I’m no expert in the Book of Revelations, but I’m pretty confident in my knowledge of the end times and the dispensationalist concept of the Rapture. Basically, everyone’s favorite deity strips all of Earth’s children naked and sucks them (along with some adults for chaperon duty apparently) up into the sky leaving the rest of humanity to face years of struggle, darkness and demonic antics. That sounds bad enough, but according to the new film Left Behind it actually gets worse.
It seems god also sucks up all of the fun, entertainment, sense of pacing and quality screenwriters.
Rayford Steele (Nicolas Cage) is an airline pilot excited for his imminent flight to London where he’ll get to attend a U2 concert with a sexy flight attendant (Nicky Whelan), and he has no intention of letting his wife and daughter ruin the occasion. Chloe (Cassi Thomson) has returned home from college for his birthday, but when Ray chooses Hattie the stewardess over his recently born-again wife Chloe realizes this is “the saddest day of her life” even though she did get to chat with a famed TV journalist named Buck Williams (Chad Michael Murray). And then the Rapture hits! [Sad trombone.]
To be clear, Left Behind is not a bad movie because of its Christian plot lines and concepts. It’s a bad movie simply because no one involved in its production cared to make a good one.
The film’s first act is devoted to character introductions and the laying of ground work showing the general disdain for bible thumpers like a random “wacko” in the airport and Ray’s wife, Irene (Lea Thompson) and for a god who allows natural disasters and tragedies. Chloe voices her rebuttal to such beliefs leaving the believers with little recourse aside from distress and a mumbled “God works in mysterious ways.” You’d be forgiven for thinking the early part of the film was actually a diatribe against faith, but rather than lay out viewpoints in search of an interesting and engaging discourse these exchanges are meant solely as black and white identifiers ‐ those who believe in god will not be in the film for much longer.
The script by Paul Lalonde and John Patus (who previously collaborated on the earlier, smaller adaptations of the book series by Jerry Jenkins and Tim LaHaye) refuses to delve into what makes a person good or bad and instead ascribes to the angle that the believers ascend to heaven regardless of their actions while the non-believers stay behind regardless of theirs. It’s a concept that would (and should) infuriate anyone trapped in this situation, but none of the survivors seems to question their predicament once they finally catch on to what’s happened.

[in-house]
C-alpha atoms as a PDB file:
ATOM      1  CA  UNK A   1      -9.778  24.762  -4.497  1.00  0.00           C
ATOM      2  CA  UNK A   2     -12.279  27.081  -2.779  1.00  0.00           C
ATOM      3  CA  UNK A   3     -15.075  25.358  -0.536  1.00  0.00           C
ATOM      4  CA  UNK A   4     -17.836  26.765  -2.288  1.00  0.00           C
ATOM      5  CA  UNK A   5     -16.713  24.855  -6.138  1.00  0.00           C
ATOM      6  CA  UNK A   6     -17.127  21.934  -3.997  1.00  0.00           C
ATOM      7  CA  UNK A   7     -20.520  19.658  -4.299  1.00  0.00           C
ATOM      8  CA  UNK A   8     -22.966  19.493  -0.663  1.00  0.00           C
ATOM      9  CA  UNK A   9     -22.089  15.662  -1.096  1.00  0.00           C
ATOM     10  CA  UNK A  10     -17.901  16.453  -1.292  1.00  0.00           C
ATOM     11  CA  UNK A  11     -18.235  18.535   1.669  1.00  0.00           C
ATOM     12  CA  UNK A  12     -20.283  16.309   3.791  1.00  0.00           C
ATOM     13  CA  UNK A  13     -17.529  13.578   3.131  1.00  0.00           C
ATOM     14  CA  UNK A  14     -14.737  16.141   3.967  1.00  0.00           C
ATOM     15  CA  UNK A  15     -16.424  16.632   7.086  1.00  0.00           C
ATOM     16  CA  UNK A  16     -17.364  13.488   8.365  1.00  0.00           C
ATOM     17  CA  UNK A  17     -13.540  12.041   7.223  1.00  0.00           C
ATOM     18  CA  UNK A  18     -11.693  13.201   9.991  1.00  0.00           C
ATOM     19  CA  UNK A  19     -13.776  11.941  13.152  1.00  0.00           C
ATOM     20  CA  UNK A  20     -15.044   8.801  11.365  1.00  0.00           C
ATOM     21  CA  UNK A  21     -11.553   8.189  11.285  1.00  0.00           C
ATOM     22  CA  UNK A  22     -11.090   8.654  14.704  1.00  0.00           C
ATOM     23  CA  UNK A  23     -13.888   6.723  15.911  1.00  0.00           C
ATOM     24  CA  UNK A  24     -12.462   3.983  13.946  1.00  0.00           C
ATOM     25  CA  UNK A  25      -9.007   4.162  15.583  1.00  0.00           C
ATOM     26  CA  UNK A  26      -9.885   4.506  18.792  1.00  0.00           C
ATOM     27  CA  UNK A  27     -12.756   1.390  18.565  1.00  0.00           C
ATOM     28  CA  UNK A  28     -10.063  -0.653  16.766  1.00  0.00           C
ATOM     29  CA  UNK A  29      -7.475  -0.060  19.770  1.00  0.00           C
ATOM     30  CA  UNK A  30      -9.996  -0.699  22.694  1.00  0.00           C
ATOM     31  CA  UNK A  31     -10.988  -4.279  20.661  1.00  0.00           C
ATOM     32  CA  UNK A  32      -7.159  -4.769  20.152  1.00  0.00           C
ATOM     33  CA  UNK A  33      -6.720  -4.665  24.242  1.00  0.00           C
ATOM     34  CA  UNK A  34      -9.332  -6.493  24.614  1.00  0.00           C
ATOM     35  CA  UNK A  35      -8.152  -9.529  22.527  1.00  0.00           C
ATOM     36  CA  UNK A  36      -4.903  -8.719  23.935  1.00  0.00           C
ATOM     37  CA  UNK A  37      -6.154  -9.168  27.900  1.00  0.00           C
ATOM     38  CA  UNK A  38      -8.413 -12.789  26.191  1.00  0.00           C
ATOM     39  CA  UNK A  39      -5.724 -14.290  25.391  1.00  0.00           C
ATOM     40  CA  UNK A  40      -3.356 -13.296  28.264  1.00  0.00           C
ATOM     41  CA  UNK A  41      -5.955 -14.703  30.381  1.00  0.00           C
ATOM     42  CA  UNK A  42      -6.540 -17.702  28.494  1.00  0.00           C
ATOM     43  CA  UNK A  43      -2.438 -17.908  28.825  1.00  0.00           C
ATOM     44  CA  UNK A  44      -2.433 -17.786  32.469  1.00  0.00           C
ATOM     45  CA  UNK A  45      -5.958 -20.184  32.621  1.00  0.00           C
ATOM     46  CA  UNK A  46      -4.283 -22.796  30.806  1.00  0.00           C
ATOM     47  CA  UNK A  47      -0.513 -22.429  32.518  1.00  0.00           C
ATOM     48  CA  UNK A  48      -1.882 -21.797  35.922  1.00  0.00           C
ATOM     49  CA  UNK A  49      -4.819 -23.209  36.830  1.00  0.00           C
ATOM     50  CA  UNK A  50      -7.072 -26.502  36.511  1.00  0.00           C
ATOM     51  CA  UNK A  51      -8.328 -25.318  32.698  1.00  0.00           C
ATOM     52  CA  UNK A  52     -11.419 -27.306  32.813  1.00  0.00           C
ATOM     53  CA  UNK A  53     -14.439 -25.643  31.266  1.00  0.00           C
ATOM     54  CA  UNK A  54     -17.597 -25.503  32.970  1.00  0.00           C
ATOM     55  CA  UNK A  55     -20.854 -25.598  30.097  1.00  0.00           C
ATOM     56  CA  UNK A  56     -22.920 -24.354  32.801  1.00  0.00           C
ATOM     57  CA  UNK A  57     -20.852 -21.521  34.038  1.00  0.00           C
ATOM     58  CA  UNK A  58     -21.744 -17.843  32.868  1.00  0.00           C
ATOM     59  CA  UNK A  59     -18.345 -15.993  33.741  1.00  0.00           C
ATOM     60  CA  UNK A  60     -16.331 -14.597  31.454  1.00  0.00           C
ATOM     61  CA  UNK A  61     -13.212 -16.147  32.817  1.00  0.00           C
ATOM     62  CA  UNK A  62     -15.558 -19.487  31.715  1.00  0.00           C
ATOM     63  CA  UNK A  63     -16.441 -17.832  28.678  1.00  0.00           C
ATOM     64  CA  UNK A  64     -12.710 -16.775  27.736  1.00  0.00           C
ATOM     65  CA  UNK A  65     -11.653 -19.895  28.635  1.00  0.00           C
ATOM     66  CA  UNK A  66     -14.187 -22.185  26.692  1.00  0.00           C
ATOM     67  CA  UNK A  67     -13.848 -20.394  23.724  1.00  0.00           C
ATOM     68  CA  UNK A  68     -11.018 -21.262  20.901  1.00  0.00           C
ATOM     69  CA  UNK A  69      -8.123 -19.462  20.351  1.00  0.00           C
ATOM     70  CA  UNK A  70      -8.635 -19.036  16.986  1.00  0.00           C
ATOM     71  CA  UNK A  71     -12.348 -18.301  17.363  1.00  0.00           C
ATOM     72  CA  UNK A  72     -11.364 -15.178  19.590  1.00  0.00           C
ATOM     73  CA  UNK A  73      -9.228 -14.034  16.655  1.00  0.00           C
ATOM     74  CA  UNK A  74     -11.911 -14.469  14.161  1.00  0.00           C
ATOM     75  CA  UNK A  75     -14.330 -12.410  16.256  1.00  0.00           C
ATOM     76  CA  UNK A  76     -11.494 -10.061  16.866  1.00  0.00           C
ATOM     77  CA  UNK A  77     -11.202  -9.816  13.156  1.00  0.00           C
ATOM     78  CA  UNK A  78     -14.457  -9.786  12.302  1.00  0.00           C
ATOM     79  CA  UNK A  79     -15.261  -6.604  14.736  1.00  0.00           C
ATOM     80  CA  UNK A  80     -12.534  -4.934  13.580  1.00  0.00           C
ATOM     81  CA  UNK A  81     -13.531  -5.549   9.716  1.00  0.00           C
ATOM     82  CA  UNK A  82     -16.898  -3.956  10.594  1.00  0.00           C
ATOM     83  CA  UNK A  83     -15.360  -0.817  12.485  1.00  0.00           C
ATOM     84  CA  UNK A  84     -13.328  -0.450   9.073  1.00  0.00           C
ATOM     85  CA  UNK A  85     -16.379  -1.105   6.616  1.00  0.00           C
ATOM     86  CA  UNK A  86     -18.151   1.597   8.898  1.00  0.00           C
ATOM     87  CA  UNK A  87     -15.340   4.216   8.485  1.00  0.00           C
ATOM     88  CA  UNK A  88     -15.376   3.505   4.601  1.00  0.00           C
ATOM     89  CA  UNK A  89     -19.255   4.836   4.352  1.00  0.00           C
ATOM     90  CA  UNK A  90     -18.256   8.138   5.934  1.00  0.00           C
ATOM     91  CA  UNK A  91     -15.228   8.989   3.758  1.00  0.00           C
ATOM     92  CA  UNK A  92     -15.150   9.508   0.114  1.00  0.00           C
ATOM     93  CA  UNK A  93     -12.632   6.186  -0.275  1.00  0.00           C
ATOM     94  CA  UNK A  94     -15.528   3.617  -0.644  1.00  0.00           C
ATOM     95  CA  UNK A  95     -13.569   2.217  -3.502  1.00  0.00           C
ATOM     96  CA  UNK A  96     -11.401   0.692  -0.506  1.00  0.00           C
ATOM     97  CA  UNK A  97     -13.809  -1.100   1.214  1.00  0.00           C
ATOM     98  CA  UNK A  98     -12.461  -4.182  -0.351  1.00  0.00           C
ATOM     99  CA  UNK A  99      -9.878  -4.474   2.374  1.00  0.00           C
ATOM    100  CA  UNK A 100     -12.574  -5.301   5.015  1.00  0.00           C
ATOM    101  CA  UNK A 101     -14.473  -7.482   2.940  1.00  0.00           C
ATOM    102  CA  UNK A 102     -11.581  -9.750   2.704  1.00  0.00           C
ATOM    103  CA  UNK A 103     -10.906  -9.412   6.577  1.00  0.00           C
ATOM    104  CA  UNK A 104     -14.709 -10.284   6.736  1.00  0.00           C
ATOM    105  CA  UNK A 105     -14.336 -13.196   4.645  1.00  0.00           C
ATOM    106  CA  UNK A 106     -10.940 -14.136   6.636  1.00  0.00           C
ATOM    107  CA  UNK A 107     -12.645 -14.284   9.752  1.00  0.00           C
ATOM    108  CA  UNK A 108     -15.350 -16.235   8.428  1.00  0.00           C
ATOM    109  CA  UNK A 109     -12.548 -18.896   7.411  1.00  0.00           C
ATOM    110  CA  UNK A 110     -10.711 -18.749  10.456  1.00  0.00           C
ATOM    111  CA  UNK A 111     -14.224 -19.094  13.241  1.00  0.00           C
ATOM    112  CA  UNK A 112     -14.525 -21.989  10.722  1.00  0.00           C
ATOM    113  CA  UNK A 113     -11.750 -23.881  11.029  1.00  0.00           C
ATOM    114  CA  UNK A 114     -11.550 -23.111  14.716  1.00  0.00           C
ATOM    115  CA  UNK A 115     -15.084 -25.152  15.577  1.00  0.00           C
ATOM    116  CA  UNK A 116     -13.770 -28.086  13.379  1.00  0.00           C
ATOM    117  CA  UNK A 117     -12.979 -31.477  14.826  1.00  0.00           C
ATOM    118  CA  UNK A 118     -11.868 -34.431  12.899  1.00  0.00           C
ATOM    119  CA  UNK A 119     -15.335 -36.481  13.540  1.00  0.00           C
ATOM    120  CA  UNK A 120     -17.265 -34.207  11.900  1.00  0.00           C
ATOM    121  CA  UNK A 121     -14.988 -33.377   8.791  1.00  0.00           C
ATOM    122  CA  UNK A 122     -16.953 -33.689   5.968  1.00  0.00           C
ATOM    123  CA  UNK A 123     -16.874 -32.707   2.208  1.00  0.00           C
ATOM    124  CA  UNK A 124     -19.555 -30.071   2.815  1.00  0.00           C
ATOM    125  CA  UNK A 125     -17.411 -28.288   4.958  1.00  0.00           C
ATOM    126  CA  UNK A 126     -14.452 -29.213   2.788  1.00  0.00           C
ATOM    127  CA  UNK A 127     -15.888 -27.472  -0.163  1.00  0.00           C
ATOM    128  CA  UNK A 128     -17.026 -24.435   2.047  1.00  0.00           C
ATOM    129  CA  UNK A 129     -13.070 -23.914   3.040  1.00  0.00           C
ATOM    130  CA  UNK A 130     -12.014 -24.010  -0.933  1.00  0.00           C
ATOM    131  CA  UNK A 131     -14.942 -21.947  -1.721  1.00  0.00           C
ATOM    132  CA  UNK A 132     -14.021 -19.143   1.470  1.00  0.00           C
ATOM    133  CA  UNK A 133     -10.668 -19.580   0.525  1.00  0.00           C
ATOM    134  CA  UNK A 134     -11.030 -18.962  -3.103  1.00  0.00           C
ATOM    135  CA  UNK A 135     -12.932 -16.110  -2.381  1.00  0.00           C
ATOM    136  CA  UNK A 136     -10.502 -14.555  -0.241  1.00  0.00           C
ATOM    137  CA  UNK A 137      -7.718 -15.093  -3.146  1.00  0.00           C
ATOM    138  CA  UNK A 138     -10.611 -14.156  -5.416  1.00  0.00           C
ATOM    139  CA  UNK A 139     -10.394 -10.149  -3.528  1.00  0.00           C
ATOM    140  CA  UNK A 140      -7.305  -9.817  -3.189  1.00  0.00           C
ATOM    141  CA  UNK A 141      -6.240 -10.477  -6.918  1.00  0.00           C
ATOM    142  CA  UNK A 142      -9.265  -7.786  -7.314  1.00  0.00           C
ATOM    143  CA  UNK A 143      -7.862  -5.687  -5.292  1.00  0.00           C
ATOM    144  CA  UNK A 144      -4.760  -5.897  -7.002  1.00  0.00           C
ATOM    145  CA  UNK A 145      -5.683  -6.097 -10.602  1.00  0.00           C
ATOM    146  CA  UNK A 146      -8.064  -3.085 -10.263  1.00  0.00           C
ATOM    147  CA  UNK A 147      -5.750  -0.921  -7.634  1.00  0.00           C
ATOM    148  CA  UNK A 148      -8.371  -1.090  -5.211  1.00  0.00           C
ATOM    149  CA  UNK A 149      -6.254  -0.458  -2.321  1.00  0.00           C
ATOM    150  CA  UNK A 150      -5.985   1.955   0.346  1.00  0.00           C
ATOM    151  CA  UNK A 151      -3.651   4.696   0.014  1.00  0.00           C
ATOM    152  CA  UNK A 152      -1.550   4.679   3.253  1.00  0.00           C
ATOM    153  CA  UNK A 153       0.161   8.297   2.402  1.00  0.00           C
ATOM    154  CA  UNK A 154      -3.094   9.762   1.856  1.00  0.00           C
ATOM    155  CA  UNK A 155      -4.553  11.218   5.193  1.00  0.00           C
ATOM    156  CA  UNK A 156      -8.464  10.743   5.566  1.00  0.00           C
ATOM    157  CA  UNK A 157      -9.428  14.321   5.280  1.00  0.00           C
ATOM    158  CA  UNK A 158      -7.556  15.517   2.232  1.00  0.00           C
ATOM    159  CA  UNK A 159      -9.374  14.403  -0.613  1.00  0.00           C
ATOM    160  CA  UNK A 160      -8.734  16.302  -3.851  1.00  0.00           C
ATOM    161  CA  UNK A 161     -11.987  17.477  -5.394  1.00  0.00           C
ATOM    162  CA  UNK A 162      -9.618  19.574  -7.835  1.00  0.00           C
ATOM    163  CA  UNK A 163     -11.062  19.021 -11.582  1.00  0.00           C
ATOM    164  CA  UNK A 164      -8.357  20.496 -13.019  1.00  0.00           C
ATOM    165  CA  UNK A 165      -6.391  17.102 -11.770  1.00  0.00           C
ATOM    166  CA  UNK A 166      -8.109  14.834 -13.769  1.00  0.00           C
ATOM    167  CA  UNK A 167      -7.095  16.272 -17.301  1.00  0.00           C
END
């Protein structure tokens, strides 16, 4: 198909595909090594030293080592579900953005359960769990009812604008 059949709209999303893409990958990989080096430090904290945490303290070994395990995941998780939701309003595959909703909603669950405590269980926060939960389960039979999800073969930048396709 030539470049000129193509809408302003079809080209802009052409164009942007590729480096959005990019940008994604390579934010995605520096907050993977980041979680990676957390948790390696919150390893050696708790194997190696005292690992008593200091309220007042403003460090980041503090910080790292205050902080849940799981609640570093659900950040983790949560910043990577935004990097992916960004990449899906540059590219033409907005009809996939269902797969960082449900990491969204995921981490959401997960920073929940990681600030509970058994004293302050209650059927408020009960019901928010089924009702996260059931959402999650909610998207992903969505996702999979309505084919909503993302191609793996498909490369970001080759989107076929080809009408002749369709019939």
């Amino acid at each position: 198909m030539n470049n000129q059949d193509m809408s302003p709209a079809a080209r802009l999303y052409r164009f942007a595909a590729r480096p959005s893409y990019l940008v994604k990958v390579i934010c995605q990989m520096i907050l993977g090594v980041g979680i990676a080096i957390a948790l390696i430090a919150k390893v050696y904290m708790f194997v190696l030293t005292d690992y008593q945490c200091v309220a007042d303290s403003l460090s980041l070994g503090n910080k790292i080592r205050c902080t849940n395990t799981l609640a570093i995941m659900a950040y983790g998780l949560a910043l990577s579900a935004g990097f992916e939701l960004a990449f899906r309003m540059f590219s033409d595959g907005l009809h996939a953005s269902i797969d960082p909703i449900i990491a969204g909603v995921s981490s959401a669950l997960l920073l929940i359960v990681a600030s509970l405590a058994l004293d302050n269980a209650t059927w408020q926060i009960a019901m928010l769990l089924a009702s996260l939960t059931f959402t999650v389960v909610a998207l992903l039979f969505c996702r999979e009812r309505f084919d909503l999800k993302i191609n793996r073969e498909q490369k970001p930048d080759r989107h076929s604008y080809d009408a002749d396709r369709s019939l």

The action ‐ and I use that term extremely loosely ‐ moves between events on Ray’s flight and Chloe’s high-energy tribulations back on the ground. The plane’s passengers become the majority of the film’s supporting characters, but curiously it’s only those in First Class that we actually meet while those in Coach are treated purely as a panicky mob. None of them are worthy of character names or moments of distinction, and it’s a trend that continues down below as the mall Chloe’s in when the Rapture hits descends into chaotic looting mere seconds after folks get zapped up into space. Clothing is still falling to the floor and people are already stealing TVs and rifling through discarded purses.
There are small action set-pieces involving Chloe’s attempts to get home and a finale where she tries to channel Joey King in White House Down, but while they’re competently staged by director Vic Armstrong (legendary stunt coordinator directing only his second feature film in 21 years) they can’t help but feel small and unexciting. That minor, small-scale feel ‐ the antithesis of what an end-of-the-world scenario should invoke ‐ carries over to the movie’s overall cheap look and design. The score is hokey, the locales aren’t convincing and the special effects are underwhelming.
It was reasonable to hope this would at least be a bad movie that was fun to watch ‐ it’s Nicolas Cage in a reboot of a religious franchise that previously starred Kirk Cameron! How is this not laughably bad fun?! ‐ but it’s just so damn dull. It’s the Book of Revelations as adapted by the teenage president of an Ohio-based Bela Tarr fan club. It just drags its way limply towards an ending that fails to wrap up a single story thread. There are a couple moments that almost merit a smile like when Hattie is a trooper through the apocalypse only to get pissy and cry when she discovers Steele is married or when all the phones inexplicably stop working after the Rapture except for when it’s really important for a call to go through. But in general this plays like an elongated opening chapter to the actual meat of a potentially interesting story.
There’s a fun and exciting movie to be made from the story of the rapture and the folks left behind to struggle and scrape to survive against evil forces, but this is not that movie. Regardless of your religious leaning (or lack thereof) there’s simply nothing here to entertain or enlighten. Hell, it’s almost enough to make you a believer just to avoid the humdrum doldrums that so many of us apparently have to look forward to.
The Upside: There are only eleven more books in the series?
The Downside: Unrelentingly dull; cheap look and feel; one dimensional characters; no self-contained story to justify a film; Nicolas Cage is wasted here; not even entertainingly bad
On the Side: The director of the 2000 adaptation starring Kirk Cameron was also directed by a man named Vic.